Imagine you went out for the evening just to come home and find your precious black lab Gracie limping. That was the reality for Gracie’s owner in December of 2015. Unsure of the cause Gracie’s owner made an appointment at Seminole Blvd. Animal Hospital to have her sweetie looked at.
During her appointment, an orthopedic exam was performed to assess her right leg. Our concern was that she might have torn her cruciate ligament. To our great relief, Dr. Clark confirmed that Gracie had sprained her right knee and was experiencing a severe case of crepitus. For Gracie’s treatment plan, Dr. Clark prescribed Carprofen and Tramadol to relieve pain and inflammation. To reduce the risk of reinjury Gracie was on a limited mobility confinement for a few weeks, no jumping, or running and when outside, she needed to be on a leash. Her first follow up exam was ten days later to reassess her knee.
At her follow up Gracie had an increase in mobility, was showing signs of wanting to go for walks again and the limp had gone away. To give her continual relief from discomfort and pain, Gracie will need to be on long term supportive therapy of a daily NSAID (non-steroidal anti-inflammatory drug). This requires a visit to our clinic every six months for a wellness checkup and blood screening to make sure her system is handling the drug safely and effectively.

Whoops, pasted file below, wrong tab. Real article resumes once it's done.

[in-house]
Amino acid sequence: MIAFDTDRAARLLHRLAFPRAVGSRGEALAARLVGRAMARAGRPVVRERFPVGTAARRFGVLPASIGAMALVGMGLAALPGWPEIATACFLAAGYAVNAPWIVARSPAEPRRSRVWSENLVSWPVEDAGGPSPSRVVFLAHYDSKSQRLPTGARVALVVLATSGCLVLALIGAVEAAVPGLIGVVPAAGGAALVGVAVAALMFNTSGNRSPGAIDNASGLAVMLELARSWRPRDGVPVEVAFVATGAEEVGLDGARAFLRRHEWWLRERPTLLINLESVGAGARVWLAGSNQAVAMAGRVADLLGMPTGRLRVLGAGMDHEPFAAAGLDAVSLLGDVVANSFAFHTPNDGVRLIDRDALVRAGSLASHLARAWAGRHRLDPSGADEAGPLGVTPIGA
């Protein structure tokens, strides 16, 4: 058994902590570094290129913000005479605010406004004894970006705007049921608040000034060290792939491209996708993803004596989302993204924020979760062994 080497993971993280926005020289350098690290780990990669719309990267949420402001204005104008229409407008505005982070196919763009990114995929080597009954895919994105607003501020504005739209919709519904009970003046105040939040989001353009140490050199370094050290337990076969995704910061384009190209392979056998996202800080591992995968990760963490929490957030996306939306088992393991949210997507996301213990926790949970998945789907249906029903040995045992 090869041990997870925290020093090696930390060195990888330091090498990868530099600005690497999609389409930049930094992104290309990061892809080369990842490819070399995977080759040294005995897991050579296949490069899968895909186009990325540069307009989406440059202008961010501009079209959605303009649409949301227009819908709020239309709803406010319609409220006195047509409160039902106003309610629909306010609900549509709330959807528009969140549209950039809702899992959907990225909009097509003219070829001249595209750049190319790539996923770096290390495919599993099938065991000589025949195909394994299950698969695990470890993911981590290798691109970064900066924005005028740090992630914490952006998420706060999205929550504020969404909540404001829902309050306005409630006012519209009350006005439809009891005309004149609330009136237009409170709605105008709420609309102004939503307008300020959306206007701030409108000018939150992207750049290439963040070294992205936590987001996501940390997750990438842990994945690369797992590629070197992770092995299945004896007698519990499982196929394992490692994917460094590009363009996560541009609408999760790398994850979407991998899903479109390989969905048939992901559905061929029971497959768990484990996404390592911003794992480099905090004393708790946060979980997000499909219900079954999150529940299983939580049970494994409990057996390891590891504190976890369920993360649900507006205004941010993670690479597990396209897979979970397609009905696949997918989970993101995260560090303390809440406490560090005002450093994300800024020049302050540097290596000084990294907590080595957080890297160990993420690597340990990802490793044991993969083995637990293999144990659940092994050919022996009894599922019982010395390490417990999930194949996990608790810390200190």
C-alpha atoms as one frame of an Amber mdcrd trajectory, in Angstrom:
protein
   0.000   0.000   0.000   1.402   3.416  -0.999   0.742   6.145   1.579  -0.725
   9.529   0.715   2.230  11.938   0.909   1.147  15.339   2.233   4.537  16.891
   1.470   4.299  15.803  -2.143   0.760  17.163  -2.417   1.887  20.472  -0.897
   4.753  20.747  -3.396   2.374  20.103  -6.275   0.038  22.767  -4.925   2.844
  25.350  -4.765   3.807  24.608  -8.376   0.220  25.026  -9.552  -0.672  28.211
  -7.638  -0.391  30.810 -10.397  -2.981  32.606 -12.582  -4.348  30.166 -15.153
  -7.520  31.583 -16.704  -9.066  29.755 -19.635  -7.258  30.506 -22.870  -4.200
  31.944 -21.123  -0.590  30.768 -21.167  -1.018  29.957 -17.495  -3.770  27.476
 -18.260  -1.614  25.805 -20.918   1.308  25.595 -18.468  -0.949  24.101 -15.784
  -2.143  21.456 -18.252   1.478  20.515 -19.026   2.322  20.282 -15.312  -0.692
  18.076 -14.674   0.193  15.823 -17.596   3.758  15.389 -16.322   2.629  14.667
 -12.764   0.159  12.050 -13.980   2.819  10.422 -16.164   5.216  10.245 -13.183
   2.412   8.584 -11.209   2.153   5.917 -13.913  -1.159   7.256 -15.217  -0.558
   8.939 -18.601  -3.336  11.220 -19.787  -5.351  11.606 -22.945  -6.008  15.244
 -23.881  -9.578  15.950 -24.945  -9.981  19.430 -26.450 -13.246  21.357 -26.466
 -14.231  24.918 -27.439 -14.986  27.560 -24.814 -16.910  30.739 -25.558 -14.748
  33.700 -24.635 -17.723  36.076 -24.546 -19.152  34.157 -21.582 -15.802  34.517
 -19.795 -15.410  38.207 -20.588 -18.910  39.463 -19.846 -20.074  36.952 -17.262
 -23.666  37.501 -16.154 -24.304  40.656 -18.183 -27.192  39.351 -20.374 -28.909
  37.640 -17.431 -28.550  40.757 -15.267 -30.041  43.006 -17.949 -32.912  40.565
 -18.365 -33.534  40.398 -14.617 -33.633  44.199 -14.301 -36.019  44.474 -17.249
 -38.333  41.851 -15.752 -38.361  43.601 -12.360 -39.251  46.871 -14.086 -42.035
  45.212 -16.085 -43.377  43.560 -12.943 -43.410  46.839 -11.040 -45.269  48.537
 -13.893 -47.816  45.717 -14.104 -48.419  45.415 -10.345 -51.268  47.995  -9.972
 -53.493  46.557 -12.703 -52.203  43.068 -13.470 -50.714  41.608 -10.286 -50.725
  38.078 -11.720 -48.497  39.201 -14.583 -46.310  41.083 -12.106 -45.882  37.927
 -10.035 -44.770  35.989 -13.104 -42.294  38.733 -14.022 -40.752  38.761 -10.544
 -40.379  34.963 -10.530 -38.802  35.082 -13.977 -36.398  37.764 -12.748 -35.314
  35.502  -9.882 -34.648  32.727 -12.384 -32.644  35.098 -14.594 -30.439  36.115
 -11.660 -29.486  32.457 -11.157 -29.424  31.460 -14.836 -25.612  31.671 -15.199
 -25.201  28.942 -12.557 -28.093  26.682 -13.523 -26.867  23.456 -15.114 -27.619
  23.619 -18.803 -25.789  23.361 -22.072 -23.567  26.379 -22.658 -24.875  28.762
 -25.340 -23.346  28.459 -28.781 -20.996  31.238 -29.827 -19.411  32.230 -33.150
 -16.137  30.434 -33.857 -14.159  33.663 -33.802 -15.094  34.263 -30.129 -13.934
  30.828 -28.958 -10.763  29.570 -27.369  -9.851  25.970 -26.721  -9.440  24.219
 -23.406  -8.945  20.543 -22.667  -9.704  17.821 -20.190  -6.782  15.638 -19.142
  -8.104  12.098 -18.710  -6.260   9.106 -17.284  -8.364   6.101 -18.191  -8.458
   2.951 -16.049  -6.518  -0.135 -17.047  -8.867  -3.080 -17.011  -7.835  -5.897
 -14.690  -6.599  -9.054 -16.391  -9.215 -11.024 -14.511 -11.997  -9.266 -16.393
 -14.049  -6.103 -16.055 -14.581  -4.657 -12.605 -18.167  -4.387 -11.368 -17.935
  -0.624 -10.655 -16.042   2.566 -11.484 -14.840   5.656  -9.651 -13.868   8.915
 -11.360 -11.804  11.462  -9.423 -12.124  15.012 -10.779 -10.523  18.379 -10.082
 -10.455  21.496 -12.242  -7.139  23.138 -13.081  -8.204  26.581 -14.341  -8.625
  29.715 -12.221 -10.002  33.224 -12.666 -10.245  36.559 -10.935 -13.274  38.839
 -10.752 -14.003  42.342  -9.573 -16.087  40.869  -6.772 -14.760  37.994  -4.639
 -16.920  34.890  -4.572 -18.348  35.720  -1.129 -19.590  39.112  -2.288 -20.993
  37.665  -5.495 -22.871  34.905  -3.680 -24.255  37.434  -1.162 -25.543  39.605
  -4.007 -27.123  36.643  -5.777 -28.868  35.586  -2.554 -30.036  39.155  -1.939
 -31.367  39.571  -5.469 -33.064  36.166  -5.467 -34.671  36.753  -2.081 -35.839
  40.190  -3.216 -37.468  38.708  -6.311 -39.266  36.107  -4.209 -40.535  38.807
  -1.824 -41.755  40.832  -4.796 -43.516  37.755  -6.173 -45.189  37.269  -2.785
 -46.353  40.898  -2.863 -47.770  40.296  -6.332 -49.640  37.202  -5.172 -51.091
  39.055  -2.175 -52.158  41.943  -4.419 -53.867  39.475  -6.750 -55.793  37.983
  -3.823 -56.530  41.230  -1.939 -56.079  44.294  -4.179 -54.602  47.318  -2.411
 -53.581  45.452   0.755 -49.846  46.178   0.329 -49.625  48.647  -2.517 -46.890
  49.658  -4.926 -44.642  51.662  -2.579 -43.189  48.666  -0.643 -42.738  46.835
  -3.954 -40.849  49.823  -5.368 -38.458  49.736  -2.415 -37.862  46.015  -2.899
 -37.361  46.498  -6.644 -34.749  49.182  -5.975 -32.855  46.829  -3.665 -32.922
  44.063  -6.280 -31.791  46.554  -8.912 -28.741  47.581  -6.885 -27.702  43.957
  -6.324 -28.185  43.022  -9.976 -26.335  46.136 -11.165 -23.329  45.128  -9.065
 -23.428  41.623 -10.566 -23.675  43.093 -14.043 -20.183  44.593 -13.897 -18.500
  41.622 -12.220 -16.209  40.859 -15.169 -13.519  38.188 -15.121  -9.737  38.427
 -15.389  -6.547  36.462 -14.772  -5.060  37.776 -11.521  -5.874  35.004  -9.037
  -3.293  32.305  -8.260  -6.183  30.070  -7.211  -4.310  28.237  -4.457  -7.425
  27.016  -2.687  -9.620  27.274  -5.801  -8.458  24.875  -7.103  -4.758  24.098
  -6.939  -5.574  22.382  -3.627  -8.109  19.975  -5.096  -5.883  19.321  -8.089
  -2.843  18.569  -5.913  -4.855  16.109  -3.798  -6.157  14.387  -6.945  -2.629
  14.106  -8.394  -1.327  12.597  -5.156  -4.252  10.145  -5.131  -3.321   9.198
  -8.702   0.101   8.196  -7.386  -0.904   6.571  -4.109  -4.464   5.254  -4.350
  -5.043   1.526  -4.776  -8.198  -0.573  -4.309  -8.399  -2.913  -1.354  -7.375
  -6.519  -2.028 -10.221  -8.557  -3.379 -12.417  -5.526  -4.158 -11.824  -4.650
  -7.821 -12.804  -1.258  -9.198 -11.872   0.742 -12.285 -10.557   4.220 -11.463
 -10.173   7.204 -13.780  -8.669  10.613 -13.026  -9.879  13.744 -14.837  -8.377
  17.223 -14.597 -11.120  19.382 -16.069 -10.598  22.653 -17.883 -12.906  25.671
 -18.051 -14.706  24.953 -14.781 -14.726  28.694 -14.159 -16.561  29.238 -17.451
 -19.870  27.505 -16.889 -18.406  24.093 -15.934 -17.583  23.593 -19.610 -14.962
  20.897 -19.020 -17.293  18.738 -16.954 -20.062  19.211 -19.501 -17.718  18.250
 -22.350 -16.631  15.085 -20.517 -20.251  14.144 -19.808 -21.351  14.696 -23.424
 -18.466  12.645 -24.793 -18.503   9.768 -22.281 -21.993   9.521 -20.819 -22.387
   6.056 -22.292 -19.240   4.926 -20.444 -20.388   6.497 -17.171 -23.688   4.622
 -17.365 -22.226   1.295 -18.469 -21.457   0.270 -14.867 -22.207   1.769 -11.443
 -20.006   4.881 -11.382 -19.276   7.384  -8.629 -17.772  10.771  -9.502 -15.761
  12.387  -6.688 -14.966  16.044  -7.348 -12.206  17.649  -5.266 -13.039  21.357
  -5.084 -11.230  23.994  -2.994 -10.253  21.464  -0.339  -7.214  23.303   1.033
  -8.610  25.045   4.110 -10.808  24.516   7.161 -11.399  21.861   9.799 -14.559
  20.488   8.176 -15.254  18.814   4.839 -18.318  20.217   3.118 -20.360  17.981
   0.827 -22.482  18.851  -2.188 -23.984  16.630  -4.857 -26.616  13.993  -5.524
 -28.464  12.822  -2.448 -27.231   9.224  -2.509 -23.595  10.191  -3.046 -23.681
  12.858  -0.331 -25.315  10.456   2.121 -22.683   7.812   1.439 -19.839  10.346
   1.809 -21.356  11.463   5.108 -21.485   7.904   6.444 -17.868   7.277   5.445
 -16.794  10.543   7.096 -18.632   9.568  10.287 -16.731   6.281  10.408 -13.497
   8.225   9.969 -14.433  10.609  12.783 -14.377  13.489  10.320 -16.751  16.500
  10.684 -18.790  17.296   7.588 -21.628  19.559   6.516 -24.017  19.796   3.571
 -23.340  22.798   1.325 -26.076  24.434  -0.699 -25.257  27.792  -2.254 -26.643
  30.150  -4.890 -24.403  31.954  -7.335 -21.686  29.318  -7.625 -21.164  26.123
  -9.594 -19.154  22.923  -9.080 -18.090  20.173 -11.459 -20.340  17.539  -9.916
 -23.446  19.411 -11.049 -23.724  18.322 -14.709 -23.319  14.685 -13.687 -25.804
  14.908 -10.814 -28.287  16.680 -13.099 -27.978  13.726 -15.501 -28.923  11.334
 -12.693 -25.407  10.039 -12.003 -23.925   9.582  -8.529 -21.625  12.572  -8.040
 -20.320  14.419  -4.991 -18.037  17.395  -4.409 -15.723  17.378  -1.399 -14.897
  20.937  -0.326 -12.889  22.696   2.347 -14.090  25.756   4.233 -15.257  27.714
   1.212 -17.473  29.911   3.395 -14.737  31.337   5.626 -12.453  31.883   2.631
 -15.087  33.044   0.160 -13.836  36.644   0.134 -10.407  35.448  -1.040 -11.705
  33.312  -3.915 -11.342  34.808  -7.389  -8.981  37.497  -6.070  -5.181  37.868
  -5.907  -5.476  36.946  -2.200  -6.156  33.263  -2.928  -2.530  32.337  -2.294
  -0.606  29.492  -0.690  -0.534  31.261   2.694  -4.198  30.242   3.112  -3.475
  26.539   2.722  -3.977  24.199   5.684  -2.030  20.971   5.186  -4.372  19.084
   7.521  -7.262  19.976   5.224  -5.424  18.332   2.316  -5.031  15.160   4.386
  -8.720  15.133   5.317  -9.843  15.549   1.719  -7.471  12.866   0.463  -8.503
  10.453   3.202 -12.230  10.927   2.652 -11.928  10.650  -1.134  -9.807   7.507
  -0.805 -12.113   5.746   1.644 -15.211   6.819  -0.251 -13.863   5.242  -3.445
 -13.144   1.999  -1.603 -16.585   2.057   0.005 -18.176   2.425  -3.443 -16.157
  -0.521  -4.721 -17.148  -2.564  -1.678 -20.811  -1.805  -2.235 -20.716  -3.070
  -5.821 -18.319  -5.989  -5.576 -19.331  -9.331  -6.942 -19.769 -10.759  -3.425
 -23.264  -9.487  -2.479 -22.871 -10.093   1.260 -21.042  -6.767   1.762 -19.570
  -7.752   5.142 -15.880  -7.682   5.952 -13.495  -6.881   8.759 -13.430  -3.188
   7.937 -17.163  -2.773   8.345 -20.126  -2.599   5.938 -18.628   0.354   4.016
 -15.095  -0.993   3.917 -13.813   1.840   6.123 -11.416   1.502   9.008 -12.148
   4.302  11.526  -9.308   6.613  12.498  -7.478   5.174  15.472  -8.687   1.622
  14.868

What is Crepitus?
Crepitus is often described as a grinding, cracking, or popping that occurs when moving a joint; this is commonly associated with an arthritis diagnosis. The most common causes of crepitus are:
• Air bubbles popping in the joint
• The snapping of ligaments or tendons over joints
• The degeneration of cartilage
When cartilage weakens, the joints are no longer protected from impacts or injury causing the grinding, cracking, or popping as bones rub together. Crepitus by itself, without pain, is not a cause for concern as most joints will occasionally pop. However, when your pet is experiencing pain, this may be an indication of arthritis or another underlying condition and it is important for them to be examined by their veterinarian.